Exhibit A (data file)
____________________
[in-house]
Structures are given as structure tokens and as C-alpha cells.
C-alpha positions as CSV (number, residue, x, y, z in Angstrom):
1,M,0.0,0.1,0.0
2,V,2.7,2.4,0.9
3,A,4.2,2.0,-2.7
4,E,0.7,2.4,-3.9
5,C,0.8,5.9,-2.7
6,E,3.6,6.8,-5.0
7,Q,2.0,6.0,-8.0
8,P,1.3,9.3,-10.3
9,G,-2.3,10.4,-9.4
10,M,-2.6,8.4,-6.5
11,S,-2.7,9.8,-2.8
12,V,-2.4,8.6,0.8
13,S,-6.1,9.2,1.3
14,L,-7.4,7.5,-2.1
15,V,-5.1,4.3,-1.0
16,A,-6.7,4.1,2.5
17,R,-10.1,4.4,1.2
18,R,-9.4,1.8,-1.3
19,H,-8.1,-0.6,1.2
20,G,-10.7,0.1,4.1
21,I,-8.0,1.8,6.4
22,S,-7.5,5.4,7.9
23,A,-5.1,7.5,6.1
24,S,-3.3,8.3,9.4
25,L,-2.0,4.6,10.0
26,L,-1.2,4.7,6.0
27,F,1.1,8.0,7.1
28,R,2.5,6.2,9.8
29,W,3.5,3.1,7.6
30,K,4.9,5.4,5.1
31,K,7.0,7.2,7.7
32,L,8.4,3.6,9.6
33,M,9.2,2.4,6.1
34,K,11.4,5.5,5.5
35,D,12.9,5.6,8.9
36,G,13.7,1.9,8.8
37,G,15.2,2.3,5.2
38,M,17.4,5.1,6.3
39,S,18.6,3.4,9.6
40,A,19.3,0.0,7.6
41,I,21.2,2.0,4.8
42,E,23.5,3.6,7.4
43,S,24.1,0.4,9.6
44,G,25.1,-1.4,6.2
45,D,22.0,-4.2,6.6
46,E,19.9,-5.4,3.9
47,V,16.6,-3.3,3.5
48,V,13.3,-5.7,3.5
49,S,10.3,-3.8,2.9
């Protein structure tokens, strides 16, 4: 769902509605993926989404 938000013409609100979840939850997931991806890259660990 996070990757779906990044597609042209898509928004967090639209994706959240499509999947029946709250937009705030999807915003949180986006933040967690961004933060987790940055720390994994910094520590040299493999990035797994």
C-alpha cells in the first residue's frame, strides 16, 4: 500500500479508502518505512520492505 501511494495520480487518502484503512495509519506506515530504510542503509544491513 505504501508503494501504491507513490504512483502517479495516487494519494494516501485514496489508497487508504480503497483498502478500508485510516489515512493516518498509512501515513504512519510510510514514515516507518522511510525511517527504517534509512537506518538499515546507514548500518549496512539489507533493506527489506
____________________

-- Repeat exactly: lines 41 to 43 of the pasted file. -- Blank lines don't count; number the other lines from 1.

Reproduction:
38,M,17.4,5.1,6.3
39,S,18.6,3.4,9.6
40,A,19.3,0.0,7.6